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Finnish Society

Finns were exposed to Swedish cultural and societal values for hundreds of years. Swedes frequently emphasize that much of what is said and done in their country is motivated by the concept of lagom, meaning "moderation" or "just right". Throughout Sweden's history, ascending groups have moderated their demands while receding groups have surrendered privileges. Sweden is not an ideological society. Norms emphasizing tolerance and moderation were compatible with the factory life or work in an increasingly urbanized Sweden. Of course, these values influenced the nature and quality of social relationships in neighboring Finland; However, the making of the twentieth century corporatist state in Finland can not be convincingly explained using the concept of lagom.

Interlocking political/economic structures and consensual decision-making do not seem inevitable in a society that so greatly values privacy and autonomy. And unlike Sweden, Finland's recent history is hardly devoid of ideology. Class differences, mixed with strong political identity exploded in the Finnish civil war (1918). This event was inspired by a much larger conflict between Red-White and left-right forces in neighboring Russia.

Interestingly, the geographical and ideological challenges posed by the Soviet Union, which excited division in Finnish society in the early decades of the century, unintentionally helped to unite citizens in later years. Left/right, rural/urban, Finnish-speaking / Swedish-speaking divisions were substantially mended during the Winter War (1939-1940) and subsequent Continuation War (1941-1944) with the Soviet Union. As a defeated nation, Finnish private commercial entities, agrarians, the state, and other social actors were drawn together to meet the terms of the war indemnity to the Soviet Union.

However, social cleavages sometimes reopened in the post-war period. For example, tensions flared between Communists and Social Democrats in the labor movement well into the 1960s. These strains eased as Communism's popularity waned in the 1970s and especially in the 1980s as overt Soviet interference in Finnish politics subsided and the Finnish economy thrived. Consensualism between organized interests and the state were enhanced by universal improvements in the Finnish quality of life. Finnish stakeholders were brought together not only by a desire for ever-increasing income but by a broadly shared desire for equitable income redistribution and a decent standard of living for all Finnish citizens.

The corporatist state in Sweden and especially Finland must be understood in the context of the forest industry. In Finland, 40 percent of the economy's total export value was derived from forest-based products, with the greatest portion generated by sales of pulp and paper. The pulp and paper sector with its great reliance on indigenous natural and human resources, including wood, chemicals, machinery, labor, and ideas, assured that a wide range of social actors, including entrepreneurs, foresters, engineers, chemists, bankers, and factory floor workers, among many others were united in nurturing a healthy forest-based economy. Widespread mutual interest in the good fortune of the forest industry is one value amonga wide range of values associated with a natural resource that so tightly binds stakeholders. The forest has a central place in Nordic peoples' language, religion, myth, aesthetics, and in troubled times, even the national diet.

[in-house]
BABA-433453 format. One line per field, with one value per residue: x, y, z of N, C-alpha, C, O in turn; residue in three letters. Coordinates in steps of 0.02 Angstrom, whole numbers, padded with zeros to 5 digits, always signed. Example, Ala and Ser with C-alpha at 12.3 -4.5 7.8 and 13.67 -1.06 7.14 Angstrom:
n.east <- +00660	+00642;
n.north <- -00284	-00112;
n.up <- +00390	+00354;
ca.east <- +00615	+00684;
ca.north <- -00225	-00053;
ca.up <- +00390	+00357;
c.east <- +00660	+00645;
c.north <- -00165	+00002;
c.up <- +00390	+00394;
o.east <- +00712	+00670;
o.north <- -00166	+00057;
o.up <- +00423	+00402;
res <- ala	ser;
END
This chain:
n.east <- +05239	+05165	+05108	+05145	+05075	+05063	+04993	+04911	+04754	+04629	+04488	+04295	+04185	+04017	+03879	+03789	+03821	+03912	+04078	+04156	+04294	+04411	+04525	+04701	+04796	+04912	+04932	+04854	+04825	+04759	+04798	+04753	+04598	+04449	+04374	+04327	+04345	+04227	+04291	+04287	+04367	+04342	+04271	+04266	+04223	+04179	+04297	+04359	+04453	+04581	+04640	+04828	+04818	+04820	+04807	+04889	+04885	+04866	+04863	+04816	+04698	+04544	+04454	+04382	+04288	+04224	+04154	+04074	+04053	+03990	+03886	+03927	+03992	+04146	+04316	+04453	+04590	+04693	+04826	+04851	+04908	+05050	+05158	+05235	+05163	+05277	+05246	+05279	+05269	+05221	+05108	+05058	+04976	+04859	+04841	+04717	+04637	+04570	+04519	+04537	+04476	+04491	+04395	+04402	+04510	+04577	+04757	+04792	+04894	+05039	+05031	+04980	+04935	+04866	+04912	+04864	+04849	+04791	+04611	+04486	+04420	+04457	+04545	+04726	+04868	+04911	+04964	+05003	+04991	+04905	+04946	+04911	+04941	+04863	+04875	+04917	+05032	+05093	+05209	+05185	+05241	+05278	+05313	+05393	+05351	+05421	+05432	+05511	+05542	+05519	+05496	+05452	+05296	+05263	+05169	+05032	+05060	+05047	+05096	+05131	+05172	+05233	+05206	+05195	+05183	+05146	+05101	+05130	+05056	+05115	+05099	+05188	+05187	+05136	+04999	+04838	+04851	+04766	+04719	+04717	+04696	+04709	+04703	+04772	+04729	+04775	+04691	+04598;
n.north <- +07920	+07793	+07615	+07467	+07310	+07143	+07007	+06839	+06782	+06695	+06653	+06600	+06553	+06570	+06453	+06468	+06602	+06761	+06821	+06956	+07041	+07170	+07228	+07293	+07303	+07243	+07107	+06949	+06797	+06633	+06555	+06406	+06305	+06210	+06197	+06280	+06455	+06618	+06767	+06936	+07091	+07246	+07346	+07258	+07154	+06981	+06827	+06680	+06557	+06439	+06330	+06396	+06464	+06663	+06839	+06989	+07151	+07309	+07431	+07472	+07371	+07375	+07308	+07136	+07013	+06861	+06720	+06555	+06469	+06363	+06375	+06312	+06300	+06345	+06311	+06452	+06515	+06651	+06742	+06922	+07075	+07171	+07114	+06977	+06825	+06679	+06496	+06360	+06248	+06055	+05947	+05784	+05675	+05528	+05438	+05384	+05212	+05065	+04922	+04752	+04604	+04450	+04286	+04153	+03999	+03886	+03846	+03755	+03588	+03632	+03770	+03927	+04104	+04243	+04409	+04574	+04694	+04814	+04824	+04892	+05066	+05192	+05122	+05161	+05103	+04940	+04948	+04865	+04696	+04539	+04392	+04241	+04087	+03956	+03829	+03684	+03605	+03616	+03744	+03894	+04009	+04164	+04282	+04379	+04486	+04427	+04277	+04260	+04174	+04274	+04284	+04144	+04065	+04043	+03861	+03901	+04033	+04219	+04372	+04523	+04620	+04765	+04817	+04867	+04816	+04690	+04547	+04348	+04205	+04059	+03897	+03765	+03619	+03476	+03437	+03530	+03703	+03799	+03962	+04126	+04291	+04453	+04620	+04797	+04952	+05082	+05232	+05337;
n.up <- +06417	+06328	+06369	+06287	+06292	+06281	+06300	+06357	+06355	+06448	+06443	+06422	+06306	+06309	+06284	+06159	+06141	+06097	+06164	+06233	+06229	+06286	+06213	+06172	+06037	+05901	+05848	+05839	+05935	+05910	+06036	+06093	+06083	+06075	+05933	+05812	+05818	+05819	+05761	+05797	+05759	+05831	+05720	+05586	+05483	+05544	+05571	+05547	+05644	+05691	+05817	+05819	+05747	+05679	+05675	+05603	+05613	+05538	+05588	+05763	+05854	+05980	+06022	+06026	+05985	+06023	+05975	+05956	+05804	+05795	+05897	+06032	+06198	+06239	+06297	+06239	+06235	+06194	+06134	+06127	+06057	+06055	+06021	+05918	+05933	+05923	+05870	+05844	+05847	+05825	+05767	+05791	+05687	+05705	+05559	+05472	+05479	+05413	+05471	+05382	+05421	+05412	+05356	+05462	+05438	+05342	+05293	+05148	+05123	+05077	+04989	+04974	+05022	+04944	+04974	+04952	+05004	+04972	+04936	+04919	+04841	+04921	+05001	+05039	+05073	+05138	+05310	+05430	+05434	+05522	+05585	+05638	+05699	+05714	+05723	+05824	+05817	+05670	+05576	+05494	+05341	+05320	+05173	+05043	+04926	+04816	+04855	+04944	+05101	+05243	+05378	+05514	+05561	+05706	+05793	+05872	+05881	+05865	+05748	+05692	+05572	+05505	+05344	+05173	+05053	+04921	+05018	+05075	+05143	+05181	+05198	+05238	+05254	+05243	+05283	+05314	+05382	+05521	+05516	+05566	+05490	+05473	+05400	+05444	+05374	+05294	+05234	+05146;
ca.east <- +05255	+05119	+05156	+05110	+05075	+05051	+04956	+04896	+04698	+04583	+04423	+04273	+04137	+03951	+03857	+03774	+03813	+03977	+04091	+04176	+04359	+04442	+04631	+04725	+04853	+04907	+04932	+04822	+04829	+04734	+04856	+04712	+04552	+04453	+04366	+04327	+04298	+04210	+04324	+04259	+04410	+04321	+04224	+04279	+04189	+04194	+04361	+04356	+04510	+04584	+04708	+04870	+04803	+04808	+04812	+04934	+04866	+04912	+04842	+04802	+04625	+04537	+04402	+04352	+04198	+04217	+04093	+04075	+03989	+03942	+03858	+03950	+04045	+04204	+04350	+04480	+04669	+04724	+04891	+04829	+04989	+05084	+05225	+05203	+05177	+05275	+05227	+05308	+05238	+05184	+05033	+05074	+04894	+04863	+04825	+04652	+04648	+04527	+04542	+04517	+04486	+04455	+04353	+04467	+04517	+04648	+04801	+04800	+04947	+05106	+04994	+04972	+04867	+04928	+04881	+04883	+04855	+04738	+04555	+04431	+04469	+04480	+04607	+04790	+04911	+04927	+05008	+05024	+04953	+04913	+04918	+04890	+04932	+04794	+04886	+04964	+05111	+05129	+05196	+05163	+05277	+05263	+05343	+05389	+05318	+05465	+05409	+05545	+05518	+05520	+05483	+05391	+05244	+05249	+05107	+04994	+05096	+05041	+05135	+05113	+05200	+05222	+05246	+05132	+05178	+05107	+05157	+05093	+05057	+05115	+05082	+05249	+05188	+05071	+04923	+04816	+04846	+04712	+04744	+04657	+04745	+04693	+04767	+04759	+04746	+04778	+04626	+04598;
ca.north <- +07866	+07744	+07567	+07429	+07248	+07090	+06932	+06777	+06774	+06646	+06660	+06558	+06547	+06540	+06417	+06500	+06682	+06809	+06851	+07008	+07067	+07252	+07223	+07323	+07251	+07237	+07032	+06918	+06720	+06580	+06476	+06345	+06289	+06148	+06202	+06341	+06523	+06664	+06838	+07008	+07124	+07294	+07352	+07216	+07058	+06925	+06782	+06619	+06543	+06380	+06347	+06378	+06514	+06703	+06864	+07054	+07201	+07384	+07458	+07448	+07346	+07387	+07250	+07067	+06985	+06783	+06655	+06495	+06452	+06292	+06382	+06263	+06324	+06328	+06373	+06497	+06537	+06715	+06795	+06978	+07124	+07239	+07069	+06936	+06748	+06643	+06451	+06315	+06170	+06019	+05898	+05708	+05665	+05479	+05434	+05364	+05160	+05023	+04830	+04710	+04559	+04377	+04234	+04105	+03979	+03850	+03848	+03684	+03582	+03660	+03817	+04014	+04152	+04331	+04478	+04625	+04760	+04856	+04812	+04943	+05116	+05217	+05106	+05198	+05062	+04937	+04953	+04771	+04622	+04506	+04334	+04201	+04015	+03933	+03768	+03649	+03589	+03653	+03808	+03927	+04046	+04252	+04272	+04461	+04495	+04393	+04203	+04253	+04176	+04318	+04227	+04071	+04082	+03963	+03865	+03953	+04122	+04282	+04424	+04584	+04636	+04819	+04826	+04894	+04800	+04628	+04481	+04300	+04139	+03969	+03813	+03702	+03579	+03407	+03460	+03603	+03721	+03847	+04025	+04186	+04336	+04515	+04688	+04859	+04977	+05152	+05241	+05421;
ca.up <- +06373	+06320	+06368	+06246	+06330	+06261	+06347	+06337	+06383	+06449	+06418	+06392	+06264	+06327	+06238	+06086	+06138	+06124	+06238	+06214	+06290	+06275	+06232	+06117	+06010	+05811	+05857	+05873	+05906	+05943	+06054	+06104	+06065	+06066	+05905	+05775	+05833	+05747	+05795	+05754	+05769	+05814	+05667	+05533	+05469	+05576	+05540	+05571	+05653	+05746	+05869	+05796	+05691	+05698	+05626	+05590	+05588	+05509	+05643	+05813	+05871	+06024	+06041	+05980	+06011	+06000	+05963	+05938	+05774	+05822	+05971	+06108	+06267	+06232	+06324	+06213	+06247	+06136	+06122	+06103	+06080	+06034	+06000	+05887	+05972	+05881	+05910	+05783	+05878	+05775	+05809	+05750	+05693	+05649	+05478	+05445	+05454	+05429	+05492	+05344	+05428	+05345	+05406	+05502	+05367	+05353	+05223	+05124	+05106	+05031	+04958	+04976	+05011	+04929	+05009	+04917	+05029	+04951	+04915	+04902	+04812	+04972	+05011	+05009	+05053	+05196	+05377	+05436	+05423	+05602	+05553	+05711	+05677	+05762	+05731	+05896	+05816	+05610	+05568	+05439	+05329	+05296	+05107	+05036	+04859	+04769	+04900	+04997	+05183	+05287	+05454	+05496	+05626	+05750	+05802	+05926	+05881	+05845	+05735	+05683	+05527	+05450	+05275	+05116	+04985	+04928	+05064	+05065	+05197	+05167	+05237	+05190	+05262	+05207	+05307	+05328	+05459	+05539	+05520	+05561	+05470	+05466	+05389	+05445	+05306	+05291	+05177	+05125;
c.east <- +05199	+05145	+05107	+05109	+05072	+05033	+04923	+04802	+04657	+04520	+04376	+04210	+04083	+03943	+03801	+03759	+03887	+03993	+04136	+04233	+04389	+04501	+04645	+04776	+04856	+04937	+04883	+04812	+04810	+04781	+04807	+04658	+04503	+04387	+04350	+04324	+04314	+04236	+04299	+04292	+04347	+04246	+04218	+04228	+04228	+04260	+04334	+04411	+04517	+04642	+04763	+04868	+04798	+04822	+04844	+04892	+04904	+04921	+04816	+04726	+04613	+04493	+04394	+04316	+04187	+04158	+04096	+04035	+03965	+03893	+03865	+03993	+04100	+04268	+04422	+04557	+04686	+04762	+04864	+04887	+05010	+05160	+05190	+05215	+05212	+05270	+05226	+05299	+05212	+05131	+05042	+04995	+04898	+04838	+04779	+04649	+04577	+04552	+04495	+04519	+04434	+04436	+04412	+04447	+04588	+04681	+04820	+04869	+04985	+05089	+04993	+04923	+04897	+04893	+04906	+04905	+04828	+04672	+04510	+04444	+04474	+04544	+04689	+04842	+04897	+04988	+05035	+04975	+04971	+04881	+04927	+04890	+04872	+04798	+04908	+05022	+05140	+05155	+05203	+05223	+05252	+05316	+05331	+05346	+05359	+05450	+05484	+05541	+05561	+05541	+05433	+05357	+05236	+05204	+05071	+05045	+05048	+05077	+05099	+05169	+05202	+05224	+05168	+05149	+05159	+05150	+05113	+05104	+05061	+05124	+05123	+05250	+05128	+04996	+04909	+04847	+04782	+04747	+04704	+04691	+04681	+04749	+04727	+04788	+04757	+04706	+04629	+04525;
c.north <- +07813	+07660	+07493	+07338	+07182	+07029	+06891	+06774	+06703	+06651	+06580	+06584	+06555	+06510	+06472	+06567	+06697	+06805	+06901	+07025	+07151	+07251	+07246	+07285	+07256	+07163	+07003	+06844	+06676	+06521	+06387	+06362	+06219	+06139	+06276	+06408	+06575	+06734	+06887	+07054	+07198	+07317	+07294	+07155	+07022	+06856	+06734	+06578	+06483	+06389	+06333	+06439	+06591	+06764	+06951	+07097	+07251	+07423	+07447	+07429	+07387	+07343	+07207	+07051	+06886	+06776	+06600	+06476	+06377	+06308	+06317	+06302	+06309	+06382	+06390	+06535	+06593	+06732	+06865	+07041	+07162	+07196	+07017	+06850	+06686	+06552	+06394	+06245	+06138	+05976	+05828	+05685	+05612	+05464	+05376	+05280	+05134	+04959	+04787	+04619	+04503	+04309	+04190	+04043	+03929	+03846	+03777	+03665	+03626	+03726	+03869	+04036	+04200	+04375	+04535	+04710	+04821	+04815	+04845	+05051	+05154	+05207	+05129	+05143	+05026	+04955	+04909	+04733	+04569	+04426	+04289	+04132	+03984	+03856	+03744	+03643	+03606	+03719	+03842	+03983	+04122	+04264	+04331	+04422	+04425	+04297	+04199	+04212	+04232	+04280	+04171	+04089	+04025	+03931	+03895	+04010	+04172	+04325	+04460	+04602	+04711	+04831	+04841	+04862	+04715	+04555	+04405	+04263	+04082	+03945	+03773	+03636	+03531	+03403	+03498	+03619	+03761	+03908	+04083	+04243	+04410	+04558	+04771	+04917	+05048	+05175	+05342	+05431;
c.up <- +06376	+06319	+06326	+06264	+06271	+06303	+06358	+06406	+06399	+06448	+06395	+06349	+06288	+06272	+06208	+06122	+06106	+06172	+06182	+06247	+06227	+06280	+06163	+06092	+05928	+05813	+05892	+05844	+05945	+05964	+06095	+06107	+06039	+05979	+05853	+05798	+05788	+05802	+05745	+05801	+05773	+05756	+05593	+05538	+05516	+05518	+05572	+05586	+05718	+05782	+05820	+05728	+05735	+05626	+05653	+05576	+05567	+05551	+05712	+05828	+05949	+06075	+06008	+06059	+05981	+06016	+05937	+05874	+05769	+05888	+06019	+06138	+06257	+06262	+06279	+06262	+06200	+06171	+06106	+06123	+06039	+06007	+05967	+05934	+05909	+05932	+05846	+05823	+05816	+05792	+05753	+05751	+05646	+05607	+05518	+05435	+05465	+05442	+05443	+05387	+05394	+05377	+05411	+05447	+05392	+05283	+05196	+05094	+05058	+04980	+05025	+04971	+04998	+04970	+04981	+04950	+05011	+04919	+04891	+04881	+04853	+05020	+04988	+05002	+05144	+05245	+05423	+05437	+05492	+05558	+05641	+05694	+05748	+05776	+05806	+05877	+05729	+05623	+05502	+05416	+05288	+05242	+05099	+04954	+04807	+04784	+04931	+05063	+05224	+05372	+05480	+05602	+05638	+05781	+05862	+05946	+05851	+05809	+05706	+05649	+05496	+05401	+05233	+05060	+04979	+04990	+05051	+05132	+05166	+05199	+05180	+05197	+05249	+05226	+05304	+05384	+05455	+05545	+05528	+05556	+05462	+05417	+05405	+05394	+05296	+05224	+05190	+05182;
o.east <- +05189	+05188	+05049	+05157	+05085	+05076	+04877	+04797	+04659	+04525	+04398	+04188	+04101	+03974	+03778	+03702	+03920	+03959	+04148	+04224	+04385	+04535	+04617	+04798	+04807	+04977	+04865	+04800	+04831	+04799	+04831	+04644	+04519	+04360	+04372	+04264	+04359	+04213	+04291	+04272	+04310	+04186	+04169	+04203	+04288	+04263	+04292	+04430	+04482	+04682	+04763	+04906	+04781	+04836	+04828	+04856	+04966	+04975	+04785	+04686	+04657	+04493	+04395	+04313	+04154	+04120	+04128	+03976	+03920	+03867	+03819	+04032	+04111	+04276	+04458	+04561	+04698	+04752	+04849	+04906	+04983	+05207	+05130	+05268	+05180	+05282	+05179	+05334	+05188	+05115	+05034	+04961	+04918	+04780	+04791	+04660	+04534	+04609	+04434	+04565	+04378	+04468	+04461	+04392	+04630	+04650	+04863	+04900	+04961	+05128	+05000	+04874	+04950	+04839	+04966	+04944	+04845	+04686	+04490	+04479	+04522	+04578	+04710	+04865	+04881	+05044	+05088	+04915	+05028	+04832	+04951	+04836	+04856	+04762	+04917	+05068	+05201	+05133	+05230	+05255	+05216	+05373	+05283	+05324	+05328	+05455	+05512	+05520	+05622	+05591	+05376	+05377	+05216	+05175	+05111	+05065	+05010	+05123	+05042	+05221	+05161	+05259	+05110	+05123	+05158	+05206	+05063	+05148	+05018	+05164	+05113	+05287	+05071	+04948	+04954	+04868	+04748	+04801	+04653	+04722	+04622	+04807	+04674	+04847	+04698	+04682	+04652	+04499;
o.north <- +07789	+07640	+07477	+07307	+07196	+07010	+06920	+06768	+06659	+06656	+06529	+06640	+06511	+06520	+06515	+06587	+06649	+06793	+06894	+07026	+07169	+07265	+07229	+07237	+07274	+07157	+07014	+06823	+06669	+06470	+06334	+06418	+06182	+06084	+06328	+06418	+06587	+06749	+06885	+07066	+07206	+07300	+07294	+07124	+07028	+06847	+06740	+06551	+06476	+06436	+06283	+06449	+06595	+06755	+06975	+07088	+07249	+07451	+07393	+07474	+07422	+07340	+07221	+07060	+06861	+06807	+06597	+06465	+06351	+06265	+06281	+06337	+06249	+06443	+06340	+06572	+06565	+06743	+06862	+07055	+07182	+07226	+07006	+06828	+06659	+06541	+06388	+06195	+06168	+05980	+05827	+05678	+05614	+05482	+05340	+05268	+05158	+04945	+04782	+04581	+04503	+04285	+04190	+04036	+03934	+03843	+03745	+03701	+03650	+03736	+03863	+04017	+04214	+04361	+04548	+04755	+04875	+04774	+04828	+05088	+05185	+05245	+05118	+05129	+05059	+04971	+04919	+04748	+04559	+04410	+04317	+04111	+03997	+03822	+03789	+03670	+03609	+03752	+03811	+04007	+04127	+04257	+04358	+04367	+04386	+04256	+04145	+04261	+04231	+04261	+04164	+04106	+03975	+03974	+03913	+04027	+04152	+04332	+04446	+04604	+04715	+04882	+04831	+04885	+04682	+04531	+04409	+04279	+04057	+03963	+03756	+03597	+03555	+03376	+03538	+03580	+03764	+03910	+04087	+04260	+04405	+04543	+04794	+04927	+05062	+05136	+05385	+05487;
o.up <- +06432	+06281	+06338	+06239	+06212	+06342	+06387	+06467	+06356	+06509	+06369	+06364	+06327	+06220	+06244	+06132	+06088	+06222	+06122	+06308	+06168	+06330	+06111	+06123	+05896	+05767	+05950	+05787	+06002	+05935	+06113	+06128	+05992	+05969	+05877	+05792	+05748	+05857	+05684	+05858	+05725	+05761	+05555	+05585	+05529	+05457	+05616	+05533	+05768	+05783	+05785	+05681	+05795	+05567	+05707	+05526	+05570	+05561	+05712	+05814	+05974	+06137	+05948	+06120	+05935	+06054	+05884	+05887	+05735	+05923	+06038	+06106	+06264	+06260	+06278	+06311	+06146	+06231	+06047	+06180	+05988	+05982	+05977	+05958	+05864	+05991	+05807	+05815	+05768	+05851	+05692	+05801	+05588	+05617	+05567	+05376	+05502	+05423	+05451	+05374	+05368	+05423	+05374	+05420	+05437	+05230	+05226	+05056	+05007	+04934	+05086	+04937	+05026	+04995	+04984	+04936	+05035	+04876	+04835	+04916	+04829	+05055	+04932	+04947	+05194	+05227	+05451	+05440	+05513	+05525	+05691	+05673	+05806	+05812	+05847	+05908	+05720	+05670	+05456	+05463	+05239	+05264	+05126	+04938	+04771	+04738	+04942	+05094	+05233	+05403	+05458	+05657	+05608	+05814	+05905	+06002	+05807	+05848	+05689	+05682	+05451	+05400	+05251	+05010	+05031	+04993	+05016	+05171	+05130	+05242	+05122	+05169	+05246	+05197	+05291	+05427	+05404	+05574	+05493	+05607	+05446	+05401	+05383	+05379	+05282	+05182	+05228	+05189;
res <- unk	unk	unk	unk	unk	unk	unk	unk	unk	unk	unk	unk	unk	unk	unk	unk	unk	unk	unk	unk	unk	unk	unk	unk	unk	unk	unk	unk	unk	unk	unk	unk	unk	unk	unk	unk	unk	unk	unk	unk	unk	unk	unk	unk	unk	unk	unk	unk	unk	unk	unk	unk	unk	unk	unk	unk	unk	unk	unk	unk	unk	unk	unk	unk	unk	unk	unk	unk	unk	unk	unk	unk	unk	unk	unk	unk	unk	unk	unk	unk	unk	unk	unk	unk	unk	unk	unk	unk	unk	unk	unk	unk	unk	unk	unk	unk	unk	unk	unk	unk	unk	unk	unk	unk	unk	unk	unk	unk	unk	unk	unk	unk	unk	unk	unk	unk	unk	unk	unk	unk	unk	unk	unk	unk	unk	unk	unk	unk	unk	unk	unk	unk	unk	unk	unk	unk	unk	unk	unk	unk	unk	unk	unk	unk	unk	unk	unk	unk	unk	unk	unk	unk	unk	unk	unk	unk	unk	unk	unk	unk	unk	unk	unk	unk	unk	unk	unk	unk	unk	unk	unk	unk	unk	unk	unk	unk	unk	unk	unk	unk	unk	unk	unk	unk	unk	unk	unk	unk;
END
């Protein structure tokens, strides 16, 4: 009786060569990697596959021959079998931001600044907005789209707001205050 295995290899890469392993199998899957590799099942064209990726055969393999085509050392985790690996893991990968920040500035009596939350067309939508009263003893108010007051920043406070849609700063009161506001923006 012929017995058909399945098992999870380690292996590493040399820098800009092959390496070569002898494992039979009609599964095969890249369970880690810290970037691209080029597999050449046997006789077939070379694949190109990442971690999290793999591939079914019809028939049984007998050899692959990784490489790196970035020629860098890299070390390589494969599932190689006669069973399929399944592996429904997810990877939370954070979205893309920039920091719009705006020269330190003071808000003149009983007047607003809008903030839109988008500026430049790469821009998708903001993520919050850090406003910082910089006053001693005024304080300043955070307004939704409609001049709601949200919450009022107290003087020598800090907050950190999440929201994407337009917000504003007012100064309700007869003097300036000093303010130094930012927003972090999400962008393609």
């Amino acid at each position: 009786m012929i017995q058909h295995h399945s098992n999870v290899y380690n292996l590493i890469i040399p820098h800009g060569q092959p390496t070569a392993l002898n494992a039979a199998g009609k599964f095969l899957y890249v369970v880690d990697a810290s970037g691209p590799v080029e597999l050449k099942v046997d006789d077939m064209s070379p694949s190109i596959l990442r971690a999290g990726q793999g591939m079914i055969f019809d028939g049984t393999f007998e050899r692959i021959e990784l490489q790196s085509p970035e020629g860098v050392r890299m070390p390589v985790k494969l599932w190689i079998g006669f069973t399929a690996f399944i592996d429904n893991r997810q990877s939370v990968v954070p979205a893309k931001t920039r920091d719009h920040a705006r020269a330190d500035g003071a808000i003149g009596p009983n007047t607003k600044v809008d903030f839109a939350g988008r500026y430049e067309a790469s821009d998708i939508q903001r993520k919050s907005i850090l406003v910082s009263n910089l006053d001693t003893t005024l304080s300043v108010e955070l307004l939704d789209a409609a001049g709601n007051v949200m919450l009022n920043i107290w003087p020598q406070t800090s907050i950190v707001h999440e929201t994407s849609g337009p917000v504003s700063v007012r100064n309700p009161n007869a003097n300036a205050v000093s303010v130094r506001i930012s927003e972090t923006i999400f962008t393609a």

The culture of consensus in Finland results in having one big player dominate every field of Finnish society, rather than competition. For example, there is only one big newspaper with national circulation, the Helsingin Sanomat. There is one big commercial TV station (MTV3) and one big house and kitchen, design and production company, Iittala. Even in politics there is a clear idea of consensus. There are three major parties, which compete vigorously, but according to the experts, there is no significant difference in their opinions or ideologies.

Having one big company producing very high quality products helped Finland to become one of the richest and developed countries in the world. But is this strategy the best for the country currently, or in the future?

According to many discussions with Finnish people, the low electoral participation of around 40% can be attributed to peoples' general attitudes that everything in the system works, and they don't need to change anything. But officials, experts and Finns showed that they want the country to go to the next level economically, and to promote Finland's name worldwide.

To achieve this, Finland will need to address many aspects: most importantly implementing the famous marketing strategy "Unique Positioning Strategy" to promote a unique identity for Finland away from its Nordic neighbours, and establish more competitive brands to boost the quality of products, and reduce the costs for consumers. They should also promote education and research by encouraging more international students and scholars to study in Finland by boosting more courses in English and other foreign languages.

There are concerns among the Finnish community that opening the doors to more immigrants could have negative impacts on the Finnish culture and society, especially in the time of the current financial crisis and rising unemployment, but if Finland wants to get to the next level, it should take more risks and create a more open and competitive society.



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Page last modified: 11-07-2011 02:57:13 ZULU